Warlord of Mars by Edgar Rice Burroughs (Sep 14, 2011)

160 pages Ballentine Books

While most famous for Tarzan, I believe the Barsoom series was ERB’s best work. Soon to be adapted into a major motion picture, the John Carter series of short stories and novellas tell the tale of ancient races living in to world of Barsoom (Mars) a million years ago. The land is divided into territories Black, Red, Green, and White skinned races. In this book, John Carter sets out to find the captured princess Dejah Thoris when he discovers that a new race, Yellows, have been living in domed cites at the planets poles. Needless to say, they are not friendly.

Briarpatch by Tim Pratt (Sep 15, 2011)

300 pages ChiZine Publications

To say that the past six months of Darrin’s life have been a bummer would be an understatement. His girlfriend, Bridget, dumped him for no reason, he lost his job, and his car was stolen. Then he sees Bridget for the first time since the break-up… right before she jumps from a bridge. Darrin sets out to discover why Bridget took her own life. His quest takes him into the Briarpatch which, depending on who you ask, is a cluster of alternate realities, an abandoned building project of God’s, or the deep, dank crawlspace of the universe. Along the way, Darrin crosses paths with an immortal cult leader, a damaged babe with a chrome-plated shotgun, and a dude with a car that can traverse the multiverse.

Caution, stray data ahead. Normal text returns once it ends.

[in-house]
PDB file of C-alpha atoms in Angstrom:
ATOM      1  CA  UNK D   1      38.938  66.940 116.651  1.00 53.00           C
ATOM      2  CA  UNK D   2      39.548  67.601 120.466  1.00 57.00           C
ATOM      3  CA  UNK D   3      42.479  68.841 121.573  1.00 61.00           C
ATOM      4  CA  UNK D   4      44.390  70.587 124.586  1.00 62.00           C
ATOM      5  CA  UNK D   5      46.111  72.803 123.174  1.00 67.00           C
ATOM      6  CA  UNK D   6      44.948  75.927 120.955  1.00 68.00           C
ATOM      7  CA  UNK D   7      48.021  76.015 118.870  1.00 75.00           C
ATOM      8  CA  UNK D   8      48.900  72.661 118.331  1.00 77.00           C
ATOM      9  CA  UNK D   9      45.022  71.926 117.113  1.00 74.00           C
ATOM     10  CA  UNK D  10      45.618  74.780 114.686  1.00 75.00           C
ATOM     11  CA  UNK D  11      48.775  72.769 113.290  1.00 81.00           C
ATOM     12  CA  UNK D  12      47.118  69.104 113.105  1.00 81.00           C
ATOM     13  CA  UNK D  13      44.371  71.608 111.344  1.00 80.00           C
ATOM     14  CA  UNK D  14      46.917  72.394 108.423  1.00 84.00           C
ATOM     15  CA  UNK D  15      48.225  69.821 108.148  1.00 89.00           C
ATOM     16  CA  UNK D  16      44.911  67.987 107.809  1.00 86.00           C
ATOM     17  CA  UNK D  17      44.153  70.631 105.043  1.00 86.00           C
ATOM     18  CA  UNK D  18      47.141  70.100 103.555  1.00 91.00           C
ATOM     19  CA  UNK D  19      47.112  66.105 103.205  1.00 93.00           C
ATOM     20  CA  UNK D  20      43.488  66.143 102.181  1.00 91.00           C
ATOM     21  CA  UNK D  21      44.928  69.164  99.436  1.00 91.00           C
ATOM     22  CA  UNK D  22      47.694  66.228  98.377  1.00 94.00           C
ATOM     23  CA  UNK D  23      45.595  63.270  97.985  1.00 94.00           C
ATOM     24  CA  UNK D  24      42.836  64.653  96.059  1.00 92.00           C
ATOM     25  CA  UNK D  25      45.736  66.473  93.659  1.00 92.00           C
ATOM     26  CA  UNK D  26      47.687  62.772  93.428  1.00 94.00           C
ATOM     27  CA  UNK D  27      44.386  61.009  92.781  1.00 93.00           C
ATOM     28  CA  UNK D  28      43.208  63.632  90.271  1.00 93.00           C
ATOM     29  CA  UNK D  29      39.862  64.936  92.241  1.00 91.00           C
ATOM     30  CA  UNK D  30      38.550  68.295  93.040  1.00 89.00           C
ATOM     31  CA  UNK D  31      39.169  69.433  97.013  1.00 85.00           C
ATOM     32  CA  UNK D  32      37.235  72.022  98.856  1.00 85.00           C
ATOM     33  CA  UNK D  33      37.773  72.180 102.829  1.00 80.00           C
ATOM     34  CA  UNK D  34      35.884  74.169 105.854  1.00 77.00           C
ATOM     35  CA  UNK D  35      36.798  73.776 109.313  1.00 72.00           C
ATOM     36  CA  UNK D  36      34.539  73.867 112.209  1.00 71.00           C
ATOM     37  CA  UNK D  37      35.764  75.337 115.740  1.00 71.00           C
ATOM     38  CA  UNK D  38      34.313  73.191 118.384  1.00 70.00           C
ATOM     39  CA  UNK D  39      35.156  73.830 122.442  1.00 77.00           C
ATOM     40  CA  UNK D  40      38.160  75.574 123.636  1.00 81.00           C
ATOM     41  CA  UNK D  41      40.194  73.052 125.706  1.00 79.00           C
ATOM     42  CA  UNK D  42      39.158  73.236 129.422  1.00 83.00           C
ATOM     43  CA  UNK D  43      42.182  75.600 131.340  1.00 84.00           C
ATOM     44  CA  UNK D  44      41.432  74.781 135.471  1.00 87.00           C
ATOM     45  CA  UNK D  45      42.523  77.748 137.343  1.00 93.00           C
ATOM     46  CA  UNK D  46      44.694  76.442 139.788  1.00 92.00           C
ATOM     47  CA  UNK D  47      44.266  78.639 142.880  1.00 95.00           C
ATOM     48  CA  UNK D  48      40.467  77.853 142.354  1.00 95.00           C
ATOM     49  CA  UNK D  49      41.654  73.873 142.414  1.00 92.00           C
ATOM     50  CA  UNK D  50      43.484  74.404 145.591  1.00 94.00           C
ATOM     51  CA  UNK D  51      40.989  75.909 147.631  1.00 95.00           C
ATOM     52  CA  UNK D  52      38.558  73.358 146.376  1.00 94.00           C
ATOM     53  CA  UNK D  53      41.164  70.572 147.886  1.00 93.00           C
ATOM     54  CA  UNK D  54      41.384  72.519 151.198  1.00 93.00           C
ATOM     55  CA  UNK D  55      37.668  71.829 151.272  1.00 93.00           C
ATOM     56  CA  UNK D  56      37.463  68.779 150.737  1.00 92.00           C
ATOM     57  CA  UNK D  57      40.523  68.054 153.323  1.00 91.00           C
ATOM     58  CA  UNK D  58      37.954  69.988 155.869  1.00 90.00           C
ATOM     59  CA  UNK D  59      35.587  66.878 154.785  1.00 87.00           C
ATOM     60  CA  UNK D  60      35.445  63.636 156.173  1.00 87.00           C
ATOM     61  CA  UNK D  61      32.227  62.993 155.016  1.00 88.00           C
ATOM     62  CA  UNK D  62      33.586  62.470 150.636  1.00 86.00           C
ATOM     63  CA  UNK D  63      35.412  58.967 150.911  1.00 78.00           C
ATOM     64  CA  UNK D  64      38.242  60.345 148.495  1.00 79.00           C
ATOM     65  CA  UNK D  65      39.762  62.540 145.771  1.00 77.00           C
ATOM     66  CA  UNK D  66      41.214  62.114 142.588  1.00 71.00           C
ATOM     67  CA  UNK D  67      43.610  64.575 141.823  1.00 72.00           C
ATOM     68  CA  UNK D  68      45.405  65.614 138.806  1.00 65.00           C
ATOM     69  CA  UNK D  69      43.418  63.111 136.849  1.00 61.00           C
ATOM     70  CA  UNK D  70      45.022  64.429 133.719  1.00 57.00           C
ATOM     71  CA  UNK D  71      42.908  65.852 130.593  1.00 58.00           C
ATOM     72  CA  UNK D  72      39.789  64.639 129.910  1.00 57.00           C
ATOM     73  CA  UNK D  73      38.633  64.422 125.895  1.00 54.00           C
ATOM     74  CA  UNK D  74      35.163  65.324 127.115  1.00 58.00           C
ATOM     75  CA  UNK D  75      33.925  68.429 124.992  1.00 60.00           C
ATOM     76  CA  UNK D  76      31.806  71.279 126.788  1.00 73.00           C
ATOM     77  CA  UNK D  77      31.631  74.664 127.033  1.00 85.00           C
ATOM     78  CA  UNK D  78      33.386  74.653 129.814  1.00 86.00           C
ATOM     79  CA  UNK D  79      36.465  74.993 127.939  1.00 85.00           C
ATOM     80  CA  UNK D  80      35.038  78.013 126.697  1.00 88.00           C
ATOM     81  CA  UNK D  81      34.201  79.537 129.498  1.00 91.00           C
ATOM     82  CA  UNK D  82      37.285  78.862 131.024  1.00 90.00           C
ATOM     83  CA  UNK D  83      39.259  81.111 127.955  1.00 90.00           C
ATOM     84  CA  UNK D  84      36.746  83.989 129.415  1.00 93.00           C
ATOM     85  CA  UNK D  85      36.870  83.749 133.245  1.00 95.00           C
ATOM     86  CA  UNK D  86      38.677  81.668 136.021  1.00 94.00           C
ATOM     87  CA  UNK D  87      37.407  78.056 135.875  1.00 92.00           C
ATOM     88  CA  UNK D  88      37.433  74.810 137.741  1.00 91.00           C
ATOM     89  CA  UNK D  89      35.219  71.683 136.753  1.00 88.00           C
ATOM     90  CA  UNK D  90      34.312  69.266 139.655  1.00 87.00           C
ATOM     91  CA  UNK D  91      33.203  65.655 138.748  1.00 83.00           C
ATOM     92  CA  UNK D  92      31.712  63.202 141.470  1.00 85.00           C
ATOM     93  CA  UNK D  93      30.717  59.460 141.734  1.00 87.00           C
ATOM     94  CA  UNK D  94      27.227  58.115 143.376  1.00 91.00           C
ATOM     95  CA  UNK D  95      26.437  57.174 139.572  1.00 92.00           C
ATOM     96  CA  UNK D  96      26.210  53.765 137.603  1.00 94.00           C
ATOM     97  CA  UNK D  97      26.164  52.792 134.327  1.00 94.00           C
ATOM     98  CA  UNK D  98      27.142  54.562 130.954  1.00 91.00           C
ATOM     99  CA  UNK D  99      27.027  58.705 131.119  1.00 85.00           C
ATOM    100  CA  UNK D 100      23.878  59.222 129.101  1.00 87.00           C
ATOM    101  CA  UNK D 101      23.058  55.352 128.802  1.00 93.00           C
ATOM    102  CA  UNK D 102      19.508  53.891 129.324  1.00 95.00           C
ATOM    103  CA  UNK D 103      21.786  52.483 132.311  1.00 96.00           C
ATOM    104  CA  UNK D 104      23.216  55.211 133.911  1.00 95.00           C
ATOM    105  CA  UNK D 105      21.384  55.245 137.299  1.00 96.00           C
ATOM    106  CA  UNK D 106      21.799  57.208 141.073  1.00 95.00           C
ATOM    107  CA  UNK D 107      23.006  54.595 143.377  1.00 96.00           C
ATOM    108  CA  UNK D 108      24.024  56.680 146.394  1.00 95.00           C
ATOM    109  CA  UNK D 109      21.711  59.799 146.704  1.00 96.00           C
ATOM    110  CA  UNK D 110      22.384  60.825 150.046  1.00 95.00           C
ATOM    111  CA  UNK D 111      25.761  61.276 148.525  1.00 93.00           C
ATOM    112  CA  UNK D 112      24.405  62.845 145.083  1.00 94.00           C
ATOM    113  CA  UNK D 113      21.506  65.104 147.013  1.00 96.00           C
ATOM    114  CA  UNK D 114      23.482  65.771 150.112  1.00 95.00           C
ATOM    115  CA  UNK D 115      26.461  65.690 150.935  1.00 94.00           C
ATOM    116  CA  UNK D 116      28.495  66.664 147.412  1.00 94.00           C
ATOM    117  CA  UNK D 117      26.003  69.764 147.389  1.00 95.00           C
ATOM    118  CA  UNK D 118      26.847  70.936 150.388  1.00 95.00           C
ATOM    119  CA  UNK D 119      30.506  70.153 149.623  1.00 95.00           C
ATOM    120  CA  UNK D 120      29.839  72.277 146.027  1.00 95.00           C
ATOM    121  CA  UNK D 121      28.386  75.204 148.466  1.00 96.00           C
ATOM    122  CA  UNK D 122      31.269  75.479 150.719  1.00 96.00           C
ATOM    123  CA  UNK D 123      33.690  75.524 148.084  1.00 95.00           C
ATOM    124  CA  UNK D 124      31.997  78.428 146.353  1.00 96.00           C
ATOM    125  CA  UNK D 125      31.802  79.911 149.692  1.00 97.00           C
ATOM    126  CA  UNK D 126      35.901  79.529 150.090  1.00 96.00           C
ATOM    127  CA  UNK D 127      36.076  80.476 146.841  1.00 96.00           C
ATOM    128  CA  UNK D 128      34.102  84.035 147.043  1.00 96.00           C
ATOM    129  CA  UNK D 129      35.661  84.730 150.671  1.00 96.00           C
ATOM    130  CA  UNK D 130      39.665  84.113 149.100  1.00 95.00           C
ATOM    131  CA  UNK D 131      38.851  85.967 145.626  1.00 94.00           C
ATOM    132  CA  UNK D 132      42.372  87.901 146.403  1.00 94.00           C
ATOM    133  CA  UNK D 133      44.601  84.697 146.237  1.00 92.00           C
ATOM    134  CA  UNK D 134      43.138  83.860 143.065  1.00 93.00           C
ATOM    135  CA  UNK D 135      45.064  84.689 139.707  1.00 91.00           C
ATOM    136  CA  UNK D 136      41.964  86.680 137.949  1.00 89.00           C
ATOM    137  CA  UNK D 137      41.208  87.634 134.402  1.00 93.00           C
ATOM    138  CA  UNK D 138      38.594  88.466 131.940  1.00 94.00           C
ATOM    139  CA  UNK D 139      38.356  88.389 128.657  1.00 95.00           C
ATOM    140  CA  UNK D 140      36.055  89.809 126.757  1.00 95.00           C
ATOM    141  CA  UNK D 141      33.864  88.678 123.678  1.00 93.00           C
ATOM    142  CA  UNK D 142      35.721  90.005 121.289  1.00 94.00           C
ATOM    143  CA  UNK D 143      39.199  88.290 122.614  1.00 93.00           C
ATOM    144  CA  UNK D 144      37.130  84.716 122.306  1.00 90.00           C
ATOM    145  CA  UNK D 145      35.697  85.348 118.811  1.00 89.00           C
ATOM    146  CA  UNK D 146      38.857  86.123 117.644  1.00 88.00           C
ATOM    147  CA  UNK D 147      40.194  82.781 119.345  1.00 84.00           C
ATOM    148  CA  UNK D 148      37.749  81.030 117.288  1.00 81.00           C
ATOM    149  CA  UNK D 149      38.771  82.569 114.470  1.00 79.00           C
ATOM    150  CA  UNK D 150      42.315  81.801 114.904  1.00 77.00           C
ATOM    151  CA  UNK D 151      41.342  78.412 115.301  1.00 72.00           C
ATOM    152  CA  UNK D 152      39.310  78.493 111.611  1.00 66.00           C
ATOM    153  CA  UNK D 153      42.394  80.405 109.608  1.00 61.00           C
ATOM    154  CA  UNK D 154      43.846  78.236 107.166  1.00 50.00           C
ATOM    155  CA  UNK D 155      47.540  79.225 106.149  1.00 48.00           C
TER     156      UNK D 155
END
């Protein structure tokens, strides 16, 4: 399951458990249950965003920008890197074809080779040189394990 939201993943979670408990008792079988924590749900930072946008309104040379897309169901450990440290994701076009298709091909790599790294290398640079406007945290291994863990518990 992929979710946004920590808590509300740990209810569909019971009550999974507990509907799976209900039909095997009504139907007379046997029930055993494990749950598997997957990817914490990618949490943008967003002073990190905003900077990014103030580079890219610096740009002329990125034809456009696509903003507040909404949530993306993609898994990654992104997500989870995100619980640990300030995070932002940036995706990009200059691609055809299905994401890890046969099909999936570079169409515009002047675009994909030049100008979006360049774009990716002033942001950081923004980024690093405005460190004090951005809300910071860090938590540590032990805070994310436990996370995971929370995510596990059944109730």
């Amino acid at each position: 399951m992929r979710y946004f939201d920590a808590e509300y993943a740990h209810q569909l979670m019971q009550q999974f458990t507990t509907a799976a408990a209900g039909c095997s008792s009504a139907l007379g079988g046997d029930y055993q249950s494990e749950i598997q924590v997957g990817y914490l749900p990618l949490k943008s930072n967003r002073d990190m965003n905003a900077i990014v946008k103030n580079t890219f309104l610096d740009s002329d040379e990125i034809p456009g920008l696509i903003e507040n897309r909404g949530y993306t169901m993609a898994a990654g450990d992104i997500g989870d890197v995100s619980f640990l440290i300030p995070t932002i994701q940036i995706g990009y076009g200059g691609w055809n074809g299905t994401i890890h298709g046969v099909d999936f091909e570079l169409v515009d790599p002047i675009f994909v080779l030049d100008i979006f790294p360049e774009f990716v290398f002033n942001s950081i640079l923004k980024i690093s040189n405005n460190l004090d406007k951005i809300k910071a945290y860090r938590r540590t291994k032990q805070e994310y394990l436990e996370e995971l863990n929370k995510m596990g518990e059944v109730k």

The Falstaff Vampire Files by Lynne Murray (Sep 15, 2011)

282 pages Pearlsong Press

When a psychologist is attacked by a gang of brutal monsters, she must look for help from Sir John Falstaff, the most famous undead rogue in history. Author John Miller calls it “Alternatively funny and creepy, with a little sexy romance thrown in for good measure.”

The Pattern Scars by Caitlin Sweet (Sep 15, 2011)

375 pages ChiZine Publications

When Nola was born her mother discovers that her newborn has the gift of Othersight. So of course she sells her future-seeing daughter to a seer who runs a brothel. She grows up under his tutelage, learning to harness this gift. Until one of her friends is murdered. Then a handsome young Otherseer from the castle offers to take her away from that life and teach her to hone her skills. She then is drawn into a life of murder and treachery. Nola learns that predicting the future means nothing if you cannot prevent it.

Riddle Me This, Batman!: Essays on the Universe of the Dark Knight by Kevin K. Durand and Mary K. Leigh (Sep 15, 2011)

224 pages McFarland and Co Inc. Pub

Since his first appearance in Detective Comics in 1939, Batman has been an American icon. He has shaped the way the world views movies, television, and comic books. He has defined the Anti-hero and redefined the Hero. He is a reflection of society and pop culture. Durand and Leigh examine the Caped Crusader’s effect on philosophy, psychology, literature, and society in a number of entertaining essays.